Geoffrey Thorpe, a buccaneer, is hired by Queen Elizabeth I to nag the Spanish Armada. The Armada is waiting for the attack on England and Thorpe surprises them with attacks on their galleons where he shows his skills on the sword.
Humphrey van Weyden, a writer, and fugitives Ruth Webster and George Leach have been given refuge aboard the sealer "Ghost," captained by the cruel Wolf Larsen. The crew mutinies against ... See full summary »
Edward G. Robinson,
Highly fictionalized account (see the IMDB 'goofs' for examples) of the life of George Armstrong Custer from his arrival at West Point in 1857 to his death at the battle of the Little Big ... See full summary »
Olivia de Havilland,
Geoffrey Thorpe is an adventurous and dashing pirate, who feels that he should pirate the Spanish ships for the good of England. In one such battle, he overtakes a Spanish ship and when he comes aboard he finds Dona Maria, a beautiful Spanish royal. He is overwhelmed by her beauty, but she will have nothing to do with him because of his pirating ways (which include taking her prized jewels). To show his noble side, he suprises her by returning the jewels, and she begins to fall for him. When the ship reaches England, Queen Elizabeth is outraged at the actions of Thorpe and demands that he quit pirating. Because he cannot do this, Thorpe is sent on a mission and in the process becomes a prisoner of the Spaniards. Meanwhile, Dona Maria pines for Thorpe and when he escapes he returns to England to uncover some deadly secrets. Exciting duels follow as Thorpe must expose the evil and win Dona Maria's heart. Written by
Julie Sherman <firstname.lastname@example.org>
Many viewers at the time could possibly make parallels between the film's period setting and World War II. The writers intended King Phillip to be an analogy of Adolf Hitler, and Phillip's attempt to conquer England was similar to Hitler's apparent intention of invading the United Kingdom. (However it is disputed whether Hitler really intended to invade the UK, or whether Operation Sea Lion was just a bluff to put pressure on the British government to come to terms with Germany after the Fall of France). This makes Queen Elizabeth's speech at the end, in which she states that the world does not belong to only one man, all the more poignant. See more »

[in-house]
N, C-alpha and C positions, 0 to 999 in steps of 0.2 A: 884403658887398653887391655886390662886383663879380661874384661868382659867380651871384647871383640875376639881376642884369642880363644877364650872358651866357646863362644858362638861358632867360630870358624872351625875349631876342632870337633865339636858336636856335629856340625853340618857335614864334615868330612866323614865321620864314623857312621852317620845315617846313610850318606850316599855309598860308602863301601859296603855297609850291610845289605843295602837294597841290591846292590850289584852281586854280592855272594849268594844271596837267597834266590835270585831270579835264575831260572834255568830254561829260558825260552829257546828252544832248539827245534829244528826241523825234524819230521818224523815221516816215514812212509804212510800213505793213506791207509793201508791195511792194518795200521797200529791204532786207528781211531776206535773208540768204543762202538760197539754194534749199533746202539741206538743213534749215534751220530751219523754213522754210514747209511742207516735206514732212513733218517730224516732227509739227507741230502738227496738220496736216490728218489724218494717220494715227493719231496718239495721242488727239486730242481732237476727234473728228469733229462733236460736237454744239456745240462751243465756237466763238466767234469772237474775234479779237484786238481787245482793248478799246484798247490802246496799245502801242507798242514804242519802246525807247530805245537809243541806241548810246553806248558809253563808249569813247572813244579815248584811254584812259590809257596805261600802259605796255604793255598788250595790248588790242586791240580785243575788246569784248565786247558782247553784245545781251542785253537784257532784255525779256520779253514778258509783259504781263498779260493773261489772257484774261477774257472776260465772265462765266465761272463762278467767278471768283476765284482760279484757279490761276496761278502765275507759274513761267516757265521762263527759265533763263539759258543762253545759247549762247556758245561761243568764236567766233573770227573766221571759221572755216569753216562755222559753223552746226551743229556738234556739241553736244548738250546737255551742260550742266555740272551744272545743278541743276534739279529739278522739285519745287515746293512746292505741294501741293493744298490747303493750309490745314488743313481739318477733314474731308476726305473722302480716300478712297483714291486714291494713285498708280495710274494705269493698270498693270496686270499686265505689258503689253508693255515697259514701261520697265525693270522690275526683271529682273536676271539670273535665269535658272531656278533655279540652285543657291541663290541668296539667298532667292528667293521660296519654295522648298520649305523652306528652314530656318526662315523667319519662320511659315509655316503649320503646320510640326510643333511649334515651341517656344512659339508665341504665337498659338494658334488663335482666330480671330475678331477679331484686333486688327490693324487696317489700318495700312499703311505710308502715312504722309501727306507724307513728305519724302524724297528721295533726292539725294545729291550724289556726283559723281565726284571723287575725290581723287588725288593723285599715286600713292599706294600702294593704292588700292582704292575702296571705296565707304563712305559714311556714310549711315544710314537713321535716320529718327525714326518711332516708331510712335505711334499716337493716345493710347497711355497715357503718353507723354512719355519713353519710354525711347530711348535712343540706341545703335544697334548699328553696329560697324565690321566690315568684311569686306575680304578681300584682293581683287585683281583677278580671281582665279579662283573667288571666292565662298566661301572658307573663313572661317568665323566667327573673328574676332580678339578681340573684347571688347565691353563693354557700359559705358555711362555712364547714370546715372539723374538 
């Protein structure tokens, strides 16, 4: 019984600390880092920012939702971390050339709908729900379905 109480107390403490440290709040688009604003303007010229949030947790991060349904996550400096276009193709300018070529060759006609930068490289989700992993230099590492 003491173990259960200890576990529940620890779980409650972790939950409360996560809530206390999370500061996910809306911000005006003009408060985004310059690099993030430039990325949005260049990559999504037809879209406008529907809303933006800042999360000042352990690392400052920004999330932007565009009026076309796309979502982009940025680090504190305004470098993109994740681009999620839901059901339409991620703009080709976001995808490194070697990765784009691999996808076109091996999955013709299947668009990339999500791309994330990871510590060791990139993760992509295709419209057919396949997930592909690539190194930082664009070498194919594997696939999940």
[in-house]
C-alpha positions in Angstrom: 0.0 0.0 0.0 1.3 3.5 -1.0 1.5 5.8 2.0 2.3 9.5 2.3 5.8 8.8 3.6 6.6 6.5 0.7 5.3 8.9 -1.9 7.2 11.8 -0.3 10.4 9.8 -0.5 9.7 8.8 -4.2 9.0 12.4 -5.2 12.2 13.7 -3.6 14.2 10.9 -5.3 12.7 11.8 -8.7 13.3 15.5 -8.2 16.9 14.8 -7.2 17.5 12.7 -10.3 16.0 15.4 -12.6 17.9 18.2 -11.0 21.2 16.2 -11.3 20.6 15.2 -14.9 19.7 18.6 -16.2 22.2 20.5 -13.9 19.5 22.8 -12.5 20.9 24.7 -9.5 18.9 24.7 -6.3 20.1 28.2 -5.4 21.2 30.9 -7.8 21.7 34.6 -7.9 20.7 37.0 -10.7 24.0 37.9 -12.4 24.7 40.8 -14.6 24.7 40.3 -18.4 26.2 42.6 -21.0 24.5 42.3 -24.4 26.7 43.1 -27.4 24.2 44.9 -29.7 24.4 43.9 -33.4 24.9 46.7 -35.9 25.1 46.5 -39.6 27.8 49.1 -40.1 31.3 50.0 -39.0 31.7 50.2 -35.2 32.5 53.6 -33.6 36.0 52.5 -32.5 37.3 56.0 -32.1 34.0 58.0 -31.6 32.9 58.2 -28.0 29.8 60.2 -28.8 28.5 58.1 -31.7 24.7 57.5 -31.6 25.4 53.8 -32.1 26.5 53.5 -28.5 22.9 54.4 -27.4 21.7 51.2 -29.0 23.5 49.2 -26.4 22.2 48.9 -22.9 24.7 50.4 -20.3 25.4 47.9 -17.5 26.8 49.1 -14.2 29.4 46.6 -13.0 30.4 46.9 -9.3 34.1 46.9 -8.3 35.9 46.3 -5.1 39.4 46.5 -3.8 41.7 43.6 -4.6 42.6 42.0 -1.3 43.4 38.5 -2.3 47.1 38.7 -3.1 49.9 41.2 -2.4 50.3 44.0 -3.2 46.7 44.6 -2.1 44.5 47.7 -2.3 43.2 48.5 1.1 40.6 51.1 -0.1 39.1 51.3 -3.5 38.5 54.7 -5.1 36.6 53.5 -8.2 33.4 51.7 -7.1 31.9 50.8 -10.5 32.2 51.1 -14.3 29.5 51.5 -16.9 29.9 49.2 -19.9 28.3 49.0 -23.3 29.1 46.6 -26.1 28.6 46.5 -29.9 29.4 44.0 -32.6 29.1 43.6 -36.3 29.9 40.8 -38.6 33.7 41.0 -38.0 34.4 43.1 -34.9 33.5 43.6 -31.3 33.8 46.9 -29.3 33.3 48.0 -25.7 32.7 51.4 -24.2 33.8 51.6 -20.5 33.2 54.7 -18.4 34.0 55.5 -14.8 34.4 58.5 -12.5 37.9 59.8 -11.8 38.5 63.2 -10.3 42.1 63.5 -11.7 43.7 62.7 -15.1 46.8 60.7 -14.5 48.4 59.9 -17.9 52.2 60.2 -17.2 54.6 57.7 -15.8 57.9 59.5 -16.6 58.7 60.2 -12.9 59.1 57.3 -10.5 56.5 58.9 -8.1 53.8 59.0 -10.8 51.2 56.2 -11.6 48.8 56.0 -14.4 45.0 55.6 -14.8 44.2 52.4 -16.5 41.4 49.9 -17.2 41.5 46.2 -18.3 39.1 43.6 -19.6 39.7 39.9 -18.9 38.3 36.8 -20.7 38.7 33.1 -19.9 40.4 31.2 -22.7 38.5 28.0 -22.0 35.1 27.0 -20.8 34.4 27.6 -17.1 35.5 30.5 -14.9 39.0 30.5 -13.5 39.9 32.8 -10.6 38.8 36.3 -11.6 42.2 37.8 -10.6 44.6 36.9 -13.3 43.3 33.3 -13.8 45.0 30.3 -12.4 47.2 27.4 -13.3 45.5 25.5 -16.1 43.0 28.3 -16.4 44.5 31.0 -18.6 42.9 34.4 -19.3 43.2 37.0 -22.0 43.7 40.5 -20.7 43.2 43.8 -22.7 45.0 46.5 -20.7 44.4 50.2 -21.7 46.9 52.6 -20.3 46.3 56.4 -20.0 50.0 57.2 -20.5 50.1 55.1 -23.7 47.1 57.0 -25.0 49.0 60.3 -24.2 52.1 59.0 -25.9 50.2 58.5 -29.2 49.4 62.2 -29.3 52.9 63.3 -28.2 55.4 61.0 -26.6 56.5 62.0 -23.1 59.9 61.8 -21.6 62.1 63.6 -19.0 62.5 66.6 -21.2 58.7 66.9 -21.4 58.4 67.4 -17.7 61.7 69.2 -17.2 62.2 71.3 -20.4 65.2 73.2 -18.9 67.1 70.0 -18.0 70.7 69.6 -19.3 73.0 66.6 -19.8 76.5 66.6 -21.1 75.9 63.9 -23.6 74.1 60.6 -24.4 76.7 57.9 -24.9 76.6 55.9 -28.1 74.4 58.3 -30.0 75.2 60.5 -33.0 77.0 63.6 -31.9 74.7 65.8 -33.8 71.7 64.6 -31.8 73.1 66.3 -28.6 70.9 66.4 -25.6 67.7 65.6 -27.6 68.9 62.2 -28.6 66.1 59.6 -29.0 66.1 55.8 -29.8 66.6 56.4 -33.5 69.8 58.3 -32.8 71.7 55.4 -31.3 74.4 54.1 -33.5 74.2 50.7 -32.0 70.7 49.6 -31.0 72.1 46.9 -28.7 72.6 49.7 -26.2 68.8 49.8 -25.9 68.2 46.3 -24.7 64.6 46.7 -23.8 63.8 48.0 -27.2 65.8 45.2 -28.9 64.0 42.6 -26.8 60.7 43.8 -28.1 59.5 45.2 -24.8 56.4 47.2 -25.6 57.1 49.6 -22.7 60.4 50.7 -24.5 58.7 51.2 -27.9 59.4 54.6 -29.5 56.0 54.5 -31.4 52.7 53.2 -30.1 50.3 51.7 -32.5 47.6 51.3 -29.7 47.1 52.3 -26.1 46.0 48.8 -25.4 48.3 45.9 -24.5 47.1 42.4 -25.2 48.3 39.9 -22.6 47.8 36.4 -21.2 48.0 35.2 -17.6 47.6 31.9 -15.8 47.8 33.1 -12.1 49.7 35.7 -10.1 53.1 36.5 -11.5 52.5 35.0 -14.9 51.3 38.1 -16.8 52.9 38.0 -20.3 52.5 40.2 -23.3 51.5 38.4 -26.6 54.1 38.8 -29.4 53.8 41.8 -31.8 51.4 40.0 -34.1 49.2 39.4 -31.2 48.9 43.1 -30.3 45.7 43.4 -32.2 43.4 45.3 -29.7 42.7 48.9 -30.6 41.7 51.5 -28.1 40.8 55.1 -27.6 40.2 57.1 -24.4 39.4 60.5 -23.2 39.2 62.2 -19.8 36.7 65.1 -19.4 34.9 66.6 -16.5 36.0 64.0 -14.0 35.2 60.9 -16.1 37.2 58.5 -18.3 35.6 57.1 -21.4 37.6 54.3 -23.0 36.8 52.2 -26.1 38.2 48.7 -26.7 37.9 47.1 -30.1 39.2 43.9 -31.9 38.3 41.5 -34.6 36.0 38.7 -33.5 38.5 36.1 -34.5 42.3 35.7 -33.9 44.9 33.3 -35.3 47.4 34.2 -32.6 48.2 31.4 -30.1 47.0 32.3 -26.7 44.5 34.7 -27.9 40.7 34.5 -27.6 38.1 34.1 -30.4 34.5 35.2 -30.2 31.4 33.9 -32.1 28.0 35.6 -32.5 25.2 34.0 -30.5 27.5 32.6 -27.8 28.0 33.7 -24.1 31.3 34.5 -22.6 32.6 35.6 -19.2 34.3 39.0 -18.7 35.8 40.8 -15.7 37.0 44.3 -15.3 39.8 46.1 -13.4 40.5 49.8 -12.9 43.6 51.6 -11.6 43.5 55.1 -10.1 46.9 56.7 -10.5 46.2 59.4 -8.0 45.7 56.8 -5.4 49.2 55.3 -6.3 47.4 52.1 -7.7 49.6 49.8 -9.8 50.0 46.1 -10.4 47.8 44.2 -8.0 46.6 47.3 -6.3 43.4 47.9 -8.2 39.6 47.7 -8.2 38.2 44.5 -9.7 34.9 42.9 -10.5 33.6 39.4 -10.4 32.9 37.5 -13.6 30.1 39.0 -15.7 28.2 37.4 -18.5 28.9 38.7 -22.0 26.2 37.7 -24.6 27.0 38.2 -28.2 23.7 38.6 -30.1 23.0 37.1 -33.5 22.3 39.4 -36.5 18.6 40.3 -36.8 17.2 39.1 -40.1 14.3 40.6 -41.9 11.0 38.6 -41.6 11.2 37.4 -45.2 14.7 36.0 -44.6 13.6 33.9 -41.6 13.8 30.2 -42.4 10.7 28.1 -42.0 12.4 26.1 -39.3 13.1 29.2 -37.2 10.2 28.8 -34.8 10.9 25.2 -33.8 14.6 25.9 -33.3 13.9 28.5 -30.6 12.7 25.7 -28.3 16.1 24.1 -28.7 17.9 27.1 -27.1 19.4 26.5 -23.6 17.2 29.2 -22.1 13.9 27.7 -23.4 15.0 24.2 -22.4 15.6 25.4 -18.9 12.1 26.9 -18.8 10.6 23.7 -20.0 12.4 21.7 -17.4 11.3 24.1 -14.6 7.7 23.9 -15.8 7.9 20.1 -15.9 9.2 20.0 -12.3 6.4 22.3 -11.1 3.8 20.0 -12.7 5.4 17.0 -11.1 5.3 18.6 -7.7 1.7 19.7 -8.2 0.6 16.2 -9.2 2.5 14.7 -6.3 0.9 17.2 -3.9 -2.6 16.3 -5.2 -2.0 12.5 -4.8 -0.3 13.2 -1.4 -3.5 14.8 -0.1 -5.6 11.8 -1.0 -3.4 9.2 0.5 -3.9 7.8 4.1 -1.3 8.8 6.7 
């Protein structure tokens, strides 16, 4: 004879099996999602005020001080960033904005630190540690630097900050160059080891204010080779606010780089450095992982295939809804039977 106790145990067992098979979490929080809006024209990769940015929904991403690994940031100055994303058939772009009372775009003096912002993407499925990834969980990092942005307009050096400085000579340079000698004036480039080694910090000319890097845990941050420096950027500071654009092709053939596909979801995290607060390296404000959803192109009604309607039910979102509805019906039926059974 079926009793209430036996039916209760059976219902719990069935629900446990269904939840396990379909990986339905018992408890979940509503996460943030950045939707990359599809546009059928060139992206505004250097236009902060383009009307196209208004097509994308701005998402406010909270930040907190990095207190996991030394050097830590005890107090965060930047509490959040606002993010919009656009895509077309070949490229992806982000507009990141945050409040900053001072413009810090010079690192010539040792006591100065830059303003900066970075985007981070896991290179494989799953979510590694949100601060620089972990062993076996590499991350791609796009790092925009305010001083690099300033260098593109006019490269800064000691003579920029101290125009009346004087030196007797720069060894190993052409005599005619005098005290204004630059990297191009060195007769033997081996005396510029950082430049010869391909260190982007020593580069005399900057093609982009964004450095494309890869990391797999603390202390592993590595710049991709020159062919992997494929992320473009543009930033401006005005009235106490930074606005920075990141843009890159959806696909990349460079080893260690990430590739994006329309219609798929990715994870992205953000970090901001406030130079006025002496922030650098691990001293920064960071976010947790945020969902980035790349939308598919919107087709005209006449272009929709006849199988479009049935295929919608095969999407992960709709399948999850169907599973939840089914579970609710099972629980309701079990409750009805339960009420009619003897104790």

After coming out of the jungle of Panama, Thorpe drops his sword. When he is in on the ship however, he is carrying the same sword. See more »
King Philip II:
The riches of the New World are limitless, and the New World is ours - with our ships carrying the Spanish flag on seven seas, our armies sweeping over Africa, the Near East, and the Far West; invincible everywhere... but on our own doorstep. Only northern Europe holds out against us; why? Tell me, why?
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A Lot To Like In Yet Another Entertaining Flynn Film
This is definitely an Errol Flynn classic, meaning one of his best films and the charismatic star of the mid-'30s to mid-'40s did a number of entertaining ones. He's best known - on screen, that is - as a swordsman from his "Captain Blood" and "Adventures of Robin Hood" days, but he also was terrific as boxer James J. Corbett in "Gentlemen Jim" and as western star "Wade Hatton" in "Dodge City."
He's great here as pirate "Geoffrey Thorpe" and what makes this pirate movie different is that half of the action scenes are on land, not sea. (They on are on island, or back in the castle of Queen Elizabeth). Flynn captains "The Albatross" and is a privateering ship captain for her Majesty the queen in the 1500s. They are battling the Spanish in this story. The real bad guys are some of the turncoats in Elizabeth's court.
The film is interesting even with its length of over two hours. It keeps a good balance of drama, action, romance and suspense, never overdoing any of those.
While it's hard to beat the entertainment duo of Director Michael Curtiz and actor Flynn, Brenda Marshall as "Doria Maria," Thorpe's love interest, doesn't quite cut it. Olivia de Havilland usually played his female interest, and - although that doesn't require she play in every Flynn movie - they could have found someone more attractive and likable than Marshall who, justifiably, had a thin career. Her casting in here is a big mystery to me.
Whatever, Flora Robson was fun to watch as "Queen Elizabeth." Claude Rains and Henry Daniell played their normal bad-guy roles well and Thorpe's crew, led by Flynn's best friend Alan Hale, are all entertaining guys.
I enjoyed the sepia-tone sequence when Flynn and the boys go for the gold on the Panama island. That was a nice, little visual twist to this black-and-white movie..
Not to be left out is the sweeping score, under the direction of Erich Wolfgang Korngold, which is one of the more magnificent ones you'll hear in a classic film.
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